The name Tom Toro sounds like a super hero or a bull fighter or something like that, but he’s a cartoonist. He’s had over 200 cartoons published in The New Yorker these past dozen years and just last week his new digital comic strip called “Home Free” debuted at the GoComics.com website.
Tom graduated cum laude from Yale, where he received the Betts Prize for his literary work and he was cartoon editor for the Yale Herald. He also attended film school at NYU.
I had the chance to ask Tom my 10 With Tom questions recently, here they are:
TOM FALCO: Tell me about “Home Free,” how did that come about? I know you got the idea during the pandemic, being home with the family and all, but how did Andrews McMeel get involved with co-development?
TOM TORO: The creation of Home Free involved several unexpected twists — much like the renovation of the family’s home in the comic itself! Initially, I’d gotten to know an editor at a different syndicate, United Media, where we were planning to spin my New Yorker gag cartoons into a daily single-panel comic. That was 12 years ago. But the editor moved over to Andrews McMeel, and our idea kind of fell by the wayside. In the meantime I had a kid and started drawing a family-themed cartoon, “Parentlandia,” for a local magazine here in Portland. I suspected there was a germ of a bigger idea in there, so I reconnected with the editor, and luckily he agreed. It just so happened that Andrews McMeel was launching a new development program at the time, and they thought my concept would be a perfect test case.
We started collaborating — which is right when the pandemic hit. Weirdly, it gave me a lot of inspiration, and it allowed me to immerse myself in comics like Calvin & Hobbes by reading them over and over again with my kid. The concept for Home Free, its characters, its central premise, all began coming into focus, and somehow I found the time to sketch it up between stints as a sourdough chef and a homeschool teacher. Two years of roughs, sample finishes, color tests, note sessions, and PowerPoint pitch decks later — and now here we are!
FALCO: What song would be the theme of “Home Free”?
TORO: Heck, I’m just going to go ahead and say it — “We Built This City” by Starship. (One of my editors is very into music and I can already hear him projectile vomiting!) But I’d use it ironically, with images of the house falling down around the family’s ears, so that’s okay, right?
FALCO: Speaking of themes, home renovation seems to be a theme in “Home Free.” What home improvement shows do you like? Which are your favorites?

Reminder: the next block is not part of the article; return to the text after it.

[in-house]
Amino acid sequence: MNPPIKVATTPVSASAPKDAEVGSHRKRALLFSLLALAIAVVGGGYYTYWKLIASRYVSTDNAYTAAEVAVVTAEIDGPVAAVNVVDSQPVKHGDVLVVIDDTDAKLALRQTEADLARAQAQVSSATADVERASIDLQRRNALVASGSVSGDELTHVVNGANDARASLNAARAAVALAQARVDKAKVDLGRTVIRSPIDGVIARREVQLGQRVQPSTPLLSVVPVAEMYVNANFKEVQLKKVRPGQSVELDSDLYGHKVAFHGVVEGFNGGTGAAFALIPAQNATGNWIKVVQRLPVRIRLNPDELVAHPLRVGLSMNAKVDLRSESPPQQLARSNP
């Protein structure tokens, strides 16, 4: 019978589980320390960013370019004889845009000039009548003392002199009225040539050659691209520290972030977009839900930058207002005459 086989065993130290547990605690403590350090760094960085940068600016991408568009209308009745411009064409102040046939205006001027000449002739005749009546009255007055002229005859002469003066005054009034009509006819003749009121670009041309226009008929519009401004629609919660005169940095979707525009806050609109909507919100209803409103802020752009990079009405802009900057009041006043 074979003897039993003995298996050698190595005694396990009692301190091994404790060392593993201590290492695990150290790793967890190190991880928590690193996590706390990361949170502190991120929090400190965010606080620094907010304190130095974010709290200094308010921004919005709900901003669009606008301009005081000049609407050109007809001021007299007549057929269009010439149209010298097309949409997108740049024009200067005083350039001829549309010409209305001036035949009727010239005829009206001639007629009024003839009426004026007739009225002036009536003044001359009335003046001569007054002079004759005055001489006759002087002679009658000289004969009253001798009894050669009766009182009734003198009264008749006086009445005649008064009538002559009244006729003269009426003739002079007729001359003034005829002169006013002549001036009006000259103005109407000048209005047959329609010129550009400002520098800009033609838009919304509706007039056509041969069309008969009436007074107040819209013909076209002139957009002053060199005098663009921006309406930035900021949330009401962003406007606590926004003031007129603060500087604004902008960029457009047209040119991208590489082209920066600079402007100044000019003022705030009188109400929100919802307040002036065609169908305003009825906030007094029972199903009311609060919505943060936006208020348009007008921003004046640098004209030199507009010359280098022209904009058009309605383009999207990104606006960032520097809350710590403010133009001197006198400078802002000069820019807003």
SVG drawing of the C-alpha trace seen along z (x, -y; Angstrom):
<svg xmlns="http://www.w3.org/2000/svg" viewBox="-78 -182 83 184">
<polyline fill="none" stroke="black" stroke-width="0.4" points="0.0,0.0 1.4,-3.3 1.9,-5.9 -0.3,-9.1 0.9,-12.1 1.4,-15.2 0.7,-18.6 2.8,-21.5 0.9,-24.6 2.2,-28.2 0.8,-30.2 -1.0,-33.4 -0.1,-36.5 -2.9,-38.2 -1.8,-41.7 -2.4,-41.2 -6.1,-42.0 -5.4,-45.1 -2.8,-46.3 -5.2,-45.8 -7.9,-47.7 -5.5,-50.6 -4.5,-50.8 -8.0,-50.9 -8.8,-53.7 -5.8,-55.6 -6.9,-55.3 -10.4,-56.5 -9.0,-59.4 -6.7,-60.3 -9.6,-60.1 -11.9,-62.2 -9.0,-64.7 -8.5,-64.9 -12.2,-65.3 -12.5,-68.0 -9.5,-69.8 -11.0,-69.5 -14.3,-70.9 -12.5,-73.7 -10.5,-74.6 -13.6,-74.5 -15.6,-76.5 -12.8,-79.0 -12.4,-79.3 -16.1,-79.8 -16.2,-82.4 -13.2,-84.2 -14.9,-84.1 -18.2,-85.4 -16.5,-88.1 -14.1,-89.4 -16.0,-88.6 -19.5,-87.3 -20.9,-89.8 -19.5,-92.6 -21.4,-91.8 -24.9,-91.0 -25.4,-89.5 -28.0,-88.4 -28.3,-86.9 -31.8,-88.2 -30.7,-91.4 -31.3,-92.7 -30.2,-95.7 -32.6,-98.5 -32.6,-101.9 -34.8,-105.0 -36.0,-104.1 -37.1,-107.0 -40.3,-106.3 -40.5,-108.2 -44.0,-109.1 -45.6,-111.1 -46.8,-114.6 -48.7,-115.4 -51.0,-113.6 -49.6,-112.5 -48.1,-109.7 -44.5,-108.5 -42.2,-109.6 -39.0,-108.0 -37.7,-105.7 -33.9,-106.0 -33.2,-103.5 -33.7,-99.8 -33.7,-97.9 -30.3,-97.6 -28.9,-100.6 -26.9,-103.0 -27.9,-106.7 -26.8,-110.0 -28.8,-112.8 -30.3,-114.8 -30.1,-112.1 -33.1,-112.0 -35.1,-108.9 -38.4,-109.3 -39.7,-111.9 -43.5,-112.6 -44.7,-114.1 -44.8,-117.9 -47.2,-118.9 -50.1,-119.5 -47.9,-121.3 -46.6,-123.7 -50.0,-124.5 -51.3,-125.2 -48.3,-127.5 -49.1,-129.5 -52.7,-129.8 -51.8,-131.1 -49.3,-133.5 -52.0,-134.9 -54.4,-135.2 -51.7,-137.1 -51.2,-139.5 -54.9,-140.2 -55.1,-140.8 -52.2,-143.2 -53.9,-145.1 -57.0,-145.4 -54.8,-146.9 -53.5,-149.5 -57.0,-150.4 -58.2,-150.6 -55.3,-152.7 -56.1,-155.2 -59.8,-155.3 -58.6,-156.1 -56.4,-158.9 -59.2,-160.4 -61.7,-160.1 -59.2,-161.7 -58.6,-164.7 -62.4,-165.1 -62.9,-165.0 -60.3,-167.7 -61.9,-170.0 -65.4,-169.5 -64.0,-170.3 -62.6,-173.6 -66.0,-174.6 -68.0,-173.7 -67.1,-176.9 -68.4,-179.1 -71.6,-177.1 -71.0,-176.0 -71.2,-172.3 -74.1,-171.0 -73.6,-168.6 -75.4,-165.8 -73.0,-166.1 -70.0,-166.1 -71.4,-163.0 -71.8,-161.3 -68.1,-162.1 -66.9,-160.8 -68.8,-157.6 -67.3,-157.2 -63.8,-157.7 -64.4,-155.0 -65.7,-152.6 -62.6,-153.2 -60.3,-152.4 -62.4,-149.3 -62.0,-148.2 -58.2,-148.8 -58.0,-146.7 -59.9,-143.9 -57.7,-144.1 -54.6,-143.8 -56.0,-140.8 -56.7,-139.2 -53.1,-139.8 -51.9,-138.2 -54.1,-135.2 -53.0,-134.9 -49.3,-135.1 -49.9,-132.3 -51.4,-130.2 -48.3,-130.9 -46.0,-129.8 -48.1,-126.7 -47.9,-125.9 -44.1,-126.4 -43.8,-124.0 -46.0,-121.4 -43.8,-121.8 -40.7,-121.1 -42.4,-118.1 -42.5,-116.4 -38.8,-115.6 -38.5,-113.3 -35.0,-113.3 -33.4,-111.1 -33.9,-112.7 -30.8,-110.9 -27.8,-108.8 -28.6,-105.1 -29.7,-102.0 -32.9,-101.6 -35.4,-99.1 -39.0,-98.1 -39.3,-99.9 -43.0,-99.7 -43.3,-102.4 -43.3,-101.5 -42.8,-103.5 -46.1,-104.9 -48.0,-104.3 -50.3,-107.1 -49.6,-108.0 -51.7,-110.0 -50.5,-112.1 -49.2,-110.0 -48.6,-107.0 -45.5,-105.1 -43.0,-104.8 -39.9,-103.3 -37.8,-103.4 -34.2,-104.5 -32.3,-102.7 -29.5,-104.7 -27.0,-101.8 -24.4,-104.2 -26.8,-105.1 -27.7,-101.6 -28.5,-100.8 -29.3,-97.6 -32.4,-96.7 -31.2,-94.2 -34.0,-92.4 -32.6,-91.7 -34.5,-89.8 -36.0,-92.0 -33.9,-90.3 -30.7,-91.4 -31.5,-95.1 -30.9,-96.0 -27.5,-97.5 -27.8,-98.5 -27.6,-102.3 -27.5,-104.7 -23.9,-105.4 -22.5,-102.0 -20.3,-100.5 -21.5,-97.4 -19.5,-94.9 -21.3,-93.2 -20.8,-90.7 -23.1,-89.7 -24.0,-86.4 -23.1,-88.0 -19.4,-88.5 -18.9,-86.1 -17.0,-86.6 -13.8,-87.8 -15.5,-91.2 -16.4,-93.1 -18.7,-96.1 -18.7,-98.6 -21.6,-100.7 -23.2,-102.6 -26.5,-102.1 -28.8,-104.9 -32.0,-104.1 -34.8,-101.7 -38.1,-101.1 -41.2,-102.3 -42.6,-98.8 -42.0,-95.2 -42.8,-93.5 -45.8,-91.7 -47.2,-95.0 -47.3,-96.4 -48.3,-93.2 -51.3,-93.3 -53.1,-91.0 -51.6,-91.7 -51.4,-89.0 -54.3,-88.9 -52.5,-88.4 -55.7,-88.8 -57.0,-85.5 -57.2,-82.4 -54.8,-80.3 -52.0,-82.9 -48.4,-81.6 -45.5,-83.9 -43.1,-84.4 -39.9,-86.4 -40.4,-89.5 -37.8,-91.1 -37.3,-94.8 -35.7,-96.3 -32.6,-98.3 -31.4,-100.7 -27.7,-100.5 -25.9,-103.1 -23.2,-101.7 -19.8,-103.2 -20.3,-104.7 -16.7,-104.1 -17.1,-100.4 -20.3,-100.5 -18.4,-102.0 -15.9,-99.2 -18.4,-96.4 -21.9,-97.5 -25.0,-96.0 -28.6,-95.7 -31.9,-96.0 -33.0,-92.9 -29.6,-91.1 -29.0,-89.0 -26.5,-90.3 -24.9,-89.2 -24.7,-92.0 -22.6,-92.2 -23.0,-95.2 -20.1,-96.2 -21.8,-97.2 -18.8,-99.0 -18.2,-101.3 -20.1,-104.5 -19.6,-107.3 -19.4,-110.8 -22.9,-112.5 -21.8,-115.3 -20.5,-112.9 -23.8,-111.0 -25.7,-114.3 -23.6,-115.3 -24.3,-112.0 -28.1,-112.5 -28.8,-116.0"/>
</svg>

TORO: It might not technically count as a home improvement show, but I’ve enjoyed “The World’s Most Extraordinary Homes.” It’s British, which is an automatic plus, and it’s more than just lifestyles-of-the-rich-and-famous voyeurism. They do deep dives into homes with truly unique designs. I can imagine Mr. and Mrs. Szabo dreaming of something like that even as their renovation spirals out of control.
FALCO: Do you work digitally or with pen and paper?
TORO: I take advantage of both. I jot down ideas on paper, then I draw tighter sketches digitally, then I create ink finishes on bristol paper, and finally I scan and color everything digitally. It’s the best of both worlds: the flexibility of editing and coloring on a tablet, without losing the tactile quality and happy accidents of inking with a brush.
FALCO: Tell us about your studio or workspace.
TORO: It’s cozy. I think there are squirrels living in the roof.
FALCO: If you could crawl into a comic strip present or past, and spend the day, which would it be?
TORO: Hands down, one hundred percent, no question about it: Calvin and Hobbes. It’s practically a requirement to say that you’re influenced by Bill Watterson’s work, but it’s the absolute truth. The joy, the energy, the imagination — there’s just nothing comparable. Getting hit upside the head by a Calvin snowball would be a dream come true.
FALCO: When did the first big break come that made you feel you were really a professional?
TORO: I mean, kind of last week when Home Free debuted! It’s wild to say, since I’ve been in the cartooning racket for over a decade, but this is the first time I feel like I have a steady gig. That’s all you can really hope for in the arts: enough support to practice your craft, and an audience to share it with.
FALCO: Will you continue creating New Yorker cartoons or are you focused on “Home Free” currently?
TORO: Oh yes, I hope to strike a balance doing both. The New Yorker only takes submissions once a week, so I’ll have plenty of time to draw Home Free as well. (“Plenty” is parenting-speak for the frantic few hours when school is in session.) It may take a little while to establish a routine, but gag cartoons and comic strips exercise different creative muscles, so it’s actually beneficial to switch back and forth between the two. That’s something I learned from “Pumping Iron” — symmetry is the key to success.
FALCO: If you could go back in time and change one thing, what would it be?
TORO: I’d write a briefer answer to Question 1. (Is anybody still reading this?!)
FALCO: If could live anywhere in the world for a year, where would it be?
TORO: Joe Machin’s houseboat. Apparently that place is worth sacrificing the health of the planet and the future of democracy over — it must be amazing!
Tom’s work can be seen here:
Home Free comic strip: gocomics.com/homefree
Tom’s Instagram: @homefreecomic
Tom’s Twitter: @homefreecomic
Tom’s website: tomtoro.com
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